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Chapter 18: Resource Extraction


Mineral extraction ­ marble, slate, and gravel in particular ­ have a long history in the Rutland Region. The industry was a major component of the Region's economy in the late 19th and early 20th Centuries. Today, mining and quarrying operations in the Region employ many fewer people, but extraction continues. A more recent phenomenon has been largescale groundwater extraction, used for bottling water. This chapter examines mineral and water resources in the Region and how they relate to opportunities and challenges presented elsewhere in the Regional Plan. It also addresses the balance between the benefits and impacts of the removal of resources from the Rutland Region, some of which are finite and some of which have limited recharge ability. the product. Sand, gravel, crushed stone, slate, and calcium carbonate (crushed marble) are all extracted this way. Slate quarrying has a long history along the Taconic Mountains valley in the Region's New York border towns. Significant deposits exist in Fair Haven, Poultney, Castleton, Wells, and Pawlet. Quarries have operated in each of these communities ­ at times sporadically ­ for well over a hundred years. Evidence of this work can be found on roofs throughout the Region and at current or former quarrying sites.


The Danby quarry is believed to be the largest underground marble quarry in the world. Its white marble has been used the construction of the US Supreme Court, Arlington National Cemetery, and other institutional and private buildings across the world.


Mineral Extraction

Mineral deposits commonly extracted in the Region include sand and gravel, slate, marble, and crushed rock. There are 18 working mines in Rutland County, as reported by the U.S. Department of Labor, Mine Safety and Health Administration which is responsible for inspection of these facilities. According to the 2000 US Census, mining provides full time jobs to 109 people in Rutland County. There is an ongoing demand for these resources for road construction, home construction and other purposes. Current mining operations are broadly divided into two basic methods: open pit, and underground. Open-pit mining is the most common method employed in the Region. The earth's surface remains exposed during the entire extraction period, where drilling and blasting are used to break up and remove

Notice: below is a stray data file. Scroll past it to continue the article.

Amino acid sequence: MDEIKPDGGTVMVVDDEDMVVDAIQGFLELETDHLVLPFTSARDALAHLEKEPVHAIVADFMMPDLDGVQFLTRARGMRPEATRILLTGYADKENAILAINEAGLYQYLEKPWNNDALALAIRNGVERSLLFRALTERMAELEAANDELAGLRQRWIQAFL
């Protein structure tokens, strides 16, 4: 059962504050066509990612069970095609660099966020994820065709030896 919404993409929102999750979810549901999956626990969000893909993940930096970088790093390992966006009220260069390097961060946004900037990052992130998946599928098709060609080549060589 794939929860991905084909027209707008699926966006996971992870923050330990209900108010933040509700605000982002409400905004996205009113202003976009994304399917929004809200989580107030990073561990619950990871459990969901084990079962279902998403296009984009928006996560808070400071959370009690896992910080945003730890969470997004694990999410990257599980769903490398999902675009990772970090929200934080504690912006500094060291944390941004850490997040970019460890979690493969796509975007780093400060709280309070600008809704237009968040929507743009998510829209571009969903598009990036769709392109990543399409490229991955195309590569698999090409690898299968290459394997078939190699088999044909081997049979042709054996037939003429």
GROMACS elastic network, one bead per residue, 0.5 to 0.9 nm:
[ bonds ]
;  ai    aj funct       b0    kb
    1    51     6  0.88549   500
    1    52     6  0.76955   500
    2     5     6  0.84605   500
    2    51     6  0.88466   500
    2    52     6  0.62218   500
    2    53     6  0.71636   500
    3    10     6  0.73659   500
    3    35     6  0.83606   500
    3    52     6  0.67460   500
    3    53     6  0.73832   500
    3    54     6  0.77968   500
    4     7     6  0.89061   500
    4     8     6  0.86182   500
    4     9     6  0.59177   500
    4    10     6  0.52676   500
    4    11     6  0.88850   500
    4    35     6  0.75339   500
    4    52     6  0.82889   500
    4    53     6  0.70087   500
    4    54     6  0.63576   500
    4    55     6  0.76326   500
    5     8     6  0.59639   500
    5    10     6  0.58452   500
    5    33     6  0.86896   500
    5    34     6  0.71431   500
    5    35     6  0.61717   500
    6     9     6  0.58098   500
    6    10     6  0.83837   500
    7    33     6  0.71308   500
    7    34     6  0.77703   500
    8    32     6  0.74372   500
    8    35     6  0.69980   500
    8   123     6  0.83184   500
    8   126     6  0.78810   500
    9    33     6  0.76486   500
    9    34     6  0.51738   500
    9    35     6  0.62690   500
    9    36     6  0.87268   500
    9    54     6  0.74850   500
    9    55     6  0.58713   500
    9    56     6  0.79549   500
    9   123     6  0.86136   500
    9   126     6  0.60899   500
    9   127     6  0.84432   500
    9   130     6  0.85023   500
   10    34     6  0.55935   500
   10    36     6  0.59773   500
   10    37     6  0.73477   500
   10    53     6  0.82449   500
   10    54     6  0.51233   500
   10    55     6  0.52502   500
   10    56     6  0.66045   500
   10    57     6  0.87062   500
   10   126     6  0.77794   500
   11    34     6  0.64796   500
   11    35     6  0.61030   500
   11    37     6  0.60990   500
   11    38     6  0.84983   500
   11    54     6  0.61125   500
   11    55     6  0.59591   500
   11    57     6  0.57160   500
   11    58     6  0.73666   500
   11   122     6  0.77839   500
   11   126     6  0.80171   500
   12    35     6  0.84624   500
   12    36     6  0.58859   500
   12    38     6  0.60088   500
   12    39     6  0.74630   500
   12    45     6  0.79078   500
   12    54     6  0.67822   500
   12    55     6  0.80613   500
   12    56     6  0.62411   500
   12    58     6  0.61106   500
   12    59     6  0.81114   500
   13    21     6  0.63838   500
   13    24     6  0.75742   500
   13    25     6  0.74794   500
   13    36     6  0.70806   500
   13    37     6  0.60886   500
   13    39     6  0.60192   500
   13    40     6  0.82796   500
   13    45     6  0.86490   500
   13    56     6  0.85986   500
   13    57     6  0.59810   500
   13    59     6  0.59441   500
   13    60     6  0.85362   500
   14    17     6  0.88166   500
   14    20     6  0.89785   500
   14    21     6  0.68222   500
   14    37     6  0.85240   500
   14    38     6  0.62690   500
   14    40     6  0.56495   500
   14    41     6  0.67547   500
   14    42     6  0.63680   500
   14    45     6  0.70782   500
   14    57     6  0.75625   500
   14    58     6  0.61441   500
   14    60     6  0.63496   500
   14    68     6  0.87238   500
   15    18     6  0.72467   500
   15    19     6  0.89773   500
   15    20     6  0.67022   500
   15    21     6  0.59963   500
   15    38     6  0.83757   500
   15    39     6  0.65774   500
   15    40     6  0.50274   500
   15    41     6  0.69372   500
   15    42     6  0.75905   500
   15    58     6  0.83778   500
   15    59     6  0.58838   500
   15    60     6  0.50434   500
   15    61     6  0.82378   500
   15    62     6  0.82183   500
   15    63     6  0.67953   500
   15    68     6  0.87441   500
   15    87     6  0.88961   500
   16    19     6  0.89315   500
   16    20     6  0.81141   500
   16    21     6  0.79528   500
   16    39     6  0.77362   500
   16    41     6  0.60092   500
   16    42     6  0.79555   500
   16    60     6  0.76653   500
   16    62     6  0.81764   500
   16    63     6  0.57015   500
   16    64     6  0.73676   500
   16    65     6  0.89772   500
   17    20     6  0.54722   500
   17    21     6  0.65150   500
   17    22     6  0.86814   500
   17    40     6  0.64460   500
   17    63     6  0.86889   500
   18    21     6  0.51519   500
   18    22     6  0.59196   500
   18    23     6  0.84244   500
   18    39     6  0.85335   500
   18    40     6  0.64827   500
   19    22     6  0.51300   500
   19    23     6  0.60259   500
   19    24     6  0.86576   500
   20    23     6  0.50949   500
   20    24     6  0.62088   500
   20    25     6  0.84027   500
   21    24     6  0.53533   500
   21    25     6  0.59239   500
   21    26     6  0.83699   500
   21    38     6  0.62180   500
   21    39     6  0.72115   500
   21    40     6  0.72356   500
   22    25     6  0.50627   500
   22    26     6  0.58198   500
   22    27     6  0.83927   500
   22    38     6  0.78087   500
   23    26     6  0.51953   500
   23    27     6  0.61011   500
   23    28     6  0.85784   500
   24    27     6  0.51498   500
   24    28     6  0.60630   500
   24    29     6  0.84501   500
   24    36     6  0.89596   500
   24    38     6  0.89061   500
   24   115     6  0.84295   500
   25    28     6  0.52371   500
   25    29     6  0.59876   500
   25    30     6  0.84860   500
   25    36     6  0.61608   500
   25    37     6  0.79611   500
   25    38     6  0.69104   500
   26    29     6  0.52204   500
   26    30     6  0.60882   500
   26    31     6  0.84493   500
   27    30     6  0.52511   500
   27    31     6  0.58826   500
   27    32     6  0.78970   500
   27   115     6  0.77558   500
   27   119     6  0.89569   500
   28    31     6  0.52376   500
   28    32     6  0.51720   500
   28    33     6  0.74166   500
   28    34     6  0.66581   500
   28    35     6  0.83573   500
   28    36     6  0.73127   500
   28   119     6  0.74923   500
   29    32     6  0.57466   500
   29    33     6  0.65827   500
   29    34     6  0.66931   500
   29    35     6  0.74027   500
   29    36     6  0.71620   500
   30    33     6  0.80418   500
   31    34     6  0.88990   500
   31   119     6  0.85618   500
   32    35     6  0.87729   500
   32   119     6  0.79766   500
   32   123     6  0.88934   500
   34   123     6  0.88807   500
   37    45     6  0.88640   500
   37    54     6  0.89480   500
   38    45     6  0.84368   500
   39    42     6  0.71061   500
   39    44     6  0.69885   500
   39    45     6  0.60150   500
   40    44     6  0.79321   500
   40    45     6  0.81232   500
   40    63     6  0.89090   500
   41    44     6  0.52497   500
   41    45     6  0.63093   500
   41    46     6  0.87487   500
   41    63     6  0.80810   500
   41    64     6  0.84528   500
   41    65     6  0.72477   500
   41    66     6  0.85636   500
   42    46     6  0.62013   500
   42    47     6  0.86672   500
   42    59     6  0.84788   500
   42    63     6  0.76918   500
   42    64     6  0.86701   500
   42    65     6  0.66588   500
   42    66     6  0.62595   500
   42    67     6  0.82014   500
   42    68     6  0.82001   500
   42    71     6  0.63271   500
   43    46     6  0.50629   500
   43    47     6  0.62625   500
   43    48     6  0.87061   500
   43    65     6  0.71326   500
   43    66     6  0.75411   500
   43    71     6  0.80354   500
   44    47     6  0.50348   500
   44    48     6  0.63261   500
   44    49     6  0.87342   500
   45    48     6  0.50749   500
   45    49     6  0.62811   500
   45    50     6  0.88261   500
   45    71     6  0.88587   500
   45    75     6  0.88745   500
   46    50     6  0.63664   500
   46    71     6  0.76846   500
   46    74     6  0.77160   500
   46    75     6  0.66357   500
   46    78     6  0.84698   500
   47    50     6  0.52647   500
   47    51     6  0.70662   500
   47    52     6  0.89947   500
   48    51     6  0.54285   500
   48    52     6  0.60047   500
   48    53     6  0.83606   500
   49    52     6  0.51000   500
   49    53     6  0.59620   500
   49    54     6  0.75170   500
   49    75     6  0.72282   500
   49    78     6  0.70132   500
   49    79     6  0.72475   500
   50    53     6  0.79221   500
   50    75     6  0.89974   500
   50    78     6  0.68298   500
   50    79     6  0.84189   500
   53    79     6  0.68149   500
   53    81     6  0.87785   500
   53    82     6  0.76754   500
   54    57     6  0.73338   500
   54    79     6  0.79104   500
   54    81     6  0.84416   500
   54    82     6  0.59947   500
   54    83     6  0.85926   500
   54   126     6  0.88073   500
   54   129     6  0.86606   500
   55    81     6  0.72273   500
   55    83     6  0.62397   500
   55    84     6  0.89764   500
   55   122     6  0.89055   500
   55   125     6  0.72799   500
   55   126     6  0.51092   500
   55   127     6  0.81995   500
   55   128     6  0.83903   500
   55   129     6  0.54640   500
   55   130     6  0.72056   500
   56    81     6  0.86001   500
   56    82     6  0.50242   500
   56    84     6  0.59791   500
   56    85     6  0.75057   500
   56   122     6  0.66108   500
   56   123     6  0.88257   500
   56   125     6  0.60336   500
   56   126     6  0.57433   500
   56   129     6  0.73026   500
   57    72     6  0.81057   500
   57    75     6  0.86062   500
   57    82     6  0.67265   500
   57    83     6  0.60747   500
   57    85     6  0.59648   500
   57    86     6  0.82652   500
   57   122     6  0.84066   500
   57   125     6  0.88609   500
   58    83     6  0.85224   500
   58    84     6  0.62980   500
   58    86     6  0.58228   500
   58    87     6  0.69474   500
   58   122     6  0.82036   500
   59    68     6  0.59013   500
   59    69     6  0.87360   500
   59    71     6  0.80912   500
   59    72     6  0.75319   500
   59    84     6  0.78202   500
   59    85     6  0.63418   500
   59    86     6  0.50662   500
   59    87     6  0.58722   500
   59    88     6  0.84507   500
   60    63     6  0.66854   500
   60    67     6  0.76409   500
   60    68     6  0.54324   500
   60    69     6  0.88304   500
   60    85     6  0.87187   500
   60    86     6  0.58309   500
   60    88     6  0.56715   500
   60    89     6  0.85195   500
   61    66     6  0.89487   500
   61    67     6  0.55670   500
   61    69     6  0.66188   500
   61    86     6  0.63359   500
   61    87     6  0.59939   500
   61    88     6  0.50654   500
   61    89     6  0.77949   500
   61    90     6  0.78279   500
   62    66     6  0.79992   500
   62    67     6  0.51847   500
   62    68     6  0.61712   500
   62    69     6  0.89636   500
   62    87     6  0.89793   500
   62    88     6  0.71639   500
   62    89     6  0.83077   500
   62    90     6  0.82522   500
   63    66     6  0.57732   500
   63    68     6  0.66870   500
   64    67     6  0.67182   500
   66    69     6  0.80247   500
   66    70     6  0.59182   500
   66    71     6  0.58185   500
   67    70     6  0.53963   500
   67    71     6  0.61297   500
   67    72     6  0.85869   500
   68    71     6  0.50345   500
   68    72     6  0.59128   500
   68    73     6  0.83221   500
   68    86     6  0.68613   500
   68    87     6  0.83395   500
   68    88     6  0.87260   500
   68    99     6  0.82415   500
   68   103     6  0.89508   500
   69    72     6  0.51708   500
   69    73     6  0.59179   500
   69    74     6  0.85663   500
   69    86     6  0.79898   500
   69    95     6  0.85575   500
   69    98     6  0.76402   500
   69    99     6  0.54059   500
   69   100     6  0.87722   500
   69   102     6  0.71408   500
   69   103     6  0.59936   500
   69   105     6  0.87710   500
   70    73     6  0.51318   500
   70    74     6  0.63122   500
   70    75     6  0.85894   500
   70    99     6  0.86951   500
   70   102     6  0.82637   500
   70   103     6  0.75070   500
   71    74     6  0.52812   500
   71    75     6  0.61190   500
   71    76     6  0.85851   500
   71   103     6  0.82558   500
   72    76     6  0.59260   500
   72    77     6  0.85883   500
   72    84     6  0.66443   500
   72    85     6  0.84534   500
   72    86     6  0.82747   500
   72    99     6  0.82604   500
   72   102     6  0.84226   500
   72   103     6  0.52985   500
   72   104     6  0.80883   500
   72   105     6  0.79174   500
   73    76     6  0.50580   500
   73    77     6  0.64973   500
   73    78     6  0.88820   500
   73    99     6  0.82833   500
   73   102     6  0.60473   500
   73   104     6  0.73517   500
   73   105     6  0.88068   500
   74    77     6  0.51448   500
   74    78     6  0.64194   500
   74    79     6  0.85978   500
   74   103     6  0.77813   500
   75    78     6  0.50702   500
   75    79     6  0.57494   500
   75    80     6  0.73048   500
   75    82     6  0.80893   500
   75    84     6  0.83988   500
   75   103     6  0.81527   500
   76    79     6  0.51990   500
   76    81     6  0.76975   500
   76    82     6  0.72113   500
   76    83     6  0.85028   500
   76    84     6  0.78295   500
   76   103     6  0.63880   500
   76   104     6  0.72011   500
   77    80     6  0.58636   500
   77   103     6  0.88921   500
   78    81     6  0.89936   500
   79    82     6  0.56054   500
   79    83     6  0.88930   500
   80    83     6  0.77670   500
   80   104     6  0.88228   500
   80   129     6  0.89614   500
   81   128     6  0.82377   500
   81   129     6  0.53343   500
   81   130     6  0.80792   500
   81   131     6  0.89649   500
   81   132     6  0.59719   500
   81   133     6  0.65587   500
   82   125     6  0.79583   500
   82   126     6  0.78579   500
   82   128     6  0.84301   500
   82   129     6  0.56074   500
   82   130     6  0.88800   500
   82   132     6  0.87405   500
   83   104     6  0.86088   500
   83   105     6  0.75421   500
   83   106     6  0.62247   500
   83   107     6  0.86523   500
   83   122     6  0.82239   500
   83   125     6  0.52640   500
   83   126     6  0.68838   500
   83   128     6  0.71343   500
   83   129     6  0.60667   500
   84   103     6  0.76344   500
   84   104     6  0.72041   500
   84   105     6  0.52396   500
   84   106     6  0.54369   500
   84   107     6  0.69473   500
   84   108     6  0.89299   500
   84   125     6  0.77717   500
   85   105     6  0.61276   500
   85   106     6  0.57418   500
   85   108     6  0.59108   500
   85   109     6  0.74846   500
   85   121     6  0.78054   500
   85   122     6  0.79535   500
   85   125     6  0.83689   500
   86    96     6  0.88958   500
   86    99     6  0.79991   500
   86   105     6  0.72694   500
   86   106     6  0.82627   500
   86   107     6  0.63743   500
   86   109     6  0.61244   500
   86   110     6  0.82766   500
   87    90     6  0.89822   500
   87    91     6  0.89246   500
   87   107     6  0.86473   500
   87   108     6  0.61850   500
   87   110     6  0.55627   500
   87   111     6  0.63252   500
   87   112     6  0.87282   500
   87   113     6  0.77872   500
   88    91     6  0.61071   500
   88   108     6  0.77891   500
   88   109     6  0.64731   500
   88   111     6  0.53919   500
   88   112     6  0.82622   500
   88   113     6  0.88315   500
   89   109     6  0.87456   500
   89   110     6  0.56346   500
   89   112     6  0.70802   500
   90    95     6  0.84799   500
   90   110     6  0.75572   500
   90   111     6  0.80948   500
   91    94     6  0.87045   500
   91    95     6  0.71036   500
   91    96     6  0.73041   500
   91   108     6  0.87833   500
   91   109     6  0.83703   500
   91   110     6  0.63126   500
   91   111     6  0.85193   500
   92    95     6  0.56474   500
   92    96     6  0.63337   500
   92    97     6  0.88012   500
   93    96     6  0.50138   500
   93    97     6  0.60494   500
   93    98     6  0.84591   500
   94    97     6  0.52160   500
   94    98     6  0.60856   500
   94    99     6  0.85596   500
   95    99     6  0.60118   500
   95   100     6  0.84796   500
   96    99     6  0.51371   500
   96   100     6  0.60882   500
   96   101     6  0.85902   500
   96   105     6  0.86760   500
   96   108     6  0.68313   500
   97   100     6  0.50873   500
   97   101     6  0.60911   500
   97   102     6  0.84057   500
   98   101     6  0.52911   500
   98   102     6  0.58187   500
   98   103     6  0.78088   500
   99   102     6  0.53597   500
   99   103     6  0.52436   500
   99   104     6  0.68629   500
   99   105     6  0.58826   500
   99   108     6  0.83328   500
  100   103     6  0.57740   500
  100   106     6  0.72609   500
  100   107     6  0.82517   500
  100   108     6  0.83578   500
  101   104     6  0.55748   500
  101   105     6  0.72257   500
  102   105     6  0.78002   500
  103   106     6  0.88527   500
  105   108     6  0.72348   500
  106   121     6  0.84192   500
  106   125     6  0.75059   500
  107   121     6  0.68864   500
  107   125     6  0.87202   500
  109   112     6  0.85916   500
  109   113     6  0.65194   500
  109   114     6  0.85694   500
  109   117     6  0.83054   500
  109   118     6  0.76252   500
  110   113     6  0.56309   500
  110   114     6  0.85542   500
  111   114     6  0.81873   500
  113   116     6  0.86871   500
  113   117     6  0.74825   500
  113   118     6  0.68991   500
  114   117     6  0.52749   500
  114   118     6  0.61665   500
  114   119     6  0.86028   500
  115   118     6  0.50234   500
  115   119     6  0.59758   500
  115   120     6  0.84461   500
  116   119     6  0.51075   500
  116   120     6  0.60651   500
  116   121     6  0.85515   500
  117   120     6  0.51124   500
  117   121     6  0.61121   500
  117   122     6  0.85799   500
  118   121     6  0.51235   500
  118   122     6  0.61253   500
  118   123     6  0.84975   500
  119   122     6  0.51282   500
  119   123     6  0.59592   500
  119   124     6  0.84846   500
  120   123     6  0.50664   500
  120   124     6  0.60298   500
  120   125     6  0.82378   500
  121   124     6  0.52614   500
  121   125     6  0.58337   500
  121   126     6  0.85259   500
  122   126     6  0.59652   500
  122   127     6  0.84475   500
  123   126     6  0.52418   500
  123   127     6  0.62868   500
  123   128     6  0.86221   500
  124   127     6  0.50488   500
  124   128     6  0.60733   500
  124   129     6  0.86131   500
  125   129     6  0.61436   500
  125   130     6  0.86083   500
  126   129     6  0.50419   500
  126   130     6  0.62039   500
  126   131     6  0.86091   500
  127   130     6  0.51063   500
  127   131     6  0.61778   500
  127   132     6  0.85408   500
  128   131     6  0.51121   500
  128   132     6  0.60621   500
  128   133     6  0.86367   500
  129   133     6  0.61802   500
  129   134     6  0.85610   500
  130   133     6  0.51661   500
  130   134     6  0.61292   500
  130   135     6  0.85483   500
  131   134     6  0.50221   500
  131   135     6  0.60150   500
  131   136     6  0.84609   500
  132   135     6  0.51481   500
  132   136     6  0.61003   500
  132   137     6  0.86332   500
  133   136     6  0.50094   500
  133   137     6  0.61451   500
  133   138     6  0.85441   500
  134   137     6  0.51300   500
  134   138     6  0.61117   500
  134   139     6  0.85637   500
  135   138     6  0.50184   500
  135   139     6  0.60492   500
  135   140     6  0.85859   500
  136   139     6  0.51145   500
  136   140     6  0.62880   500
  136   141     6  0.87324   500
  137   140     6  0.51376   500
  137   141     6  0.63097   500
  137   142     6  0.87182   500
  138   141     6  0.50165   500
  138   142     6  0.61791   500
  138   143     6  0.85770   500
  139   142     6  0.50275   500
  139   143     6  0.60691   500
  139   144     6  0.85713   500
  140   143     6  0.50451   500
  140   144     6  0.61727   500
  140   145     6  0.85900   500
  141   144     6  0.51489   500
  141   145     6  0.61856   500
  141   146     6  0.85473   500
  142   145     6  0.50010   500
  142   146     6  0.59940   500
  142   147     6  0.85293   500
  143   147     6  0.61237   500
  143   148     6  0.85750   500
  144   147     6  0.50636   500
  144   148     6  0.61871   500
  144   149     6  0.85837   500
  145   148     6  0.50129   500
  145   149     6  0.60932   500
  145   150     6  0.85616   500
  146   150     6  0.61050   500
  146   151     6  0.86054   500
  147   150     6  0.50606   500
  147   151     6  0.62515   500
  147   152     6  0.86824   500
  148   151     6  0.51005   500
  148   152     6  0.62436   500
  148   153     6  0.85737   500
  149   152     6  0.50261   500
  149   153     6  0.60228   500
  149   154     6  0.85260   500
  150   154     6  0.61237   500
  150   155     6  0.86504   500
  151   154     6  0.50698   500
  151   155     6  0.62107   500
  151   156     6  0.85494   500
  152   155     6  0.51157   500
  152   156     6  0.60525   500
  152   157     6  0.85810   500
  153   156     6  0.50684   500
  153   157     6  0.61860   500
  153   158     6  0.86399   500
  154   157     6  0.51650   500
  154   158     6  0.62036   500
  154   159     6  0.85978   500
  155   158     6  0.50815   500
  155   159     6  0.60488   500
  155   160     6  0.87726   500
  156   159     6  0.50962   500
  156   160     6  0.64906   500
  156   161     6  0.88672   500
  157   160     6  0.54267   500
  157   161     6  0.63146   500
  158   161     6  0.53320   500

Entrance to the Danby marble quarry on Dorset Mountain

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RRPC Staff

CONNECTING THE PLAN Resource Extraction has implications on several issues addressed elsewhere in this Plan. Notably: · Water Quality, for potential impacts of mineral and water extraction; · Economic Activity, for the jobs and taxes generated from operations; · Transportation, for challenges to economic growth

Sand and gravel pits are dotted throughout the Region and generally operate on a small scale. Within the Rutland Region sand and gravel resources are found on about 10 percent of the land area. Resources classified by the Natural Resource Conservation Service as sand occupy over 14,700 acres, or nearly three percent of the Region. Resources classified as a sand and gravel mixture occupy over 44,900 acres, or 8 percent of the Region. Omya, Inc. is the world's largest producer of fine ground calcium carbonate; one of its six North American production plants is in Florence. This product is used for food, medicines, paper, paint, and plastic industries. The

plant produces dry and slurry products. The bulk of the marble supplied to the Florence plant is trucked daily from East Middlebury. Processed materials are then taken out of state by rail. Underground mining in this Region is employed only for marble. Danby has the largest underground quarry in the world, over a mile long with a footprint of twenty- five acres and reaching six levels deep, within Dorset Mountain. Formerly, marble stone produced at the quarry was shipped in blocks to Italy for fabrication. It is now processed on site for better selection, lower cost and quicker scheduling. The Danby Quarry, continually mined for over a century, expects to continue to expand capacity


Although Carrarra, Italy, the region where marble has been worked since Roman times, is considered the traditional capital of marble production, the Rutland Region can also claim a long history with this invaluable resource. Marble tends to follow the aptly named "marble belt" in the Vermont Valley: the area between the Taconic Mountains (which lie approximately between Brandon and Bennington) and the Green Mountains. The Danby Quarry, opened in 1903, is believed to be the largest underground marble quarry in the world, over a mile long with a footprint of twenty-five acres and reaching six levels deep. Through six levels dug into Dorset Mountain, access is gained to every layer of the geologic formation that formed Vermont's Marble Valley, thereby approximating material from almost any historic quarry in the region. Five varieties of marble are produced at Danby Quarry. Envision endless dimly lit galleries with thirty foot ceilings supported by massive roof pillars,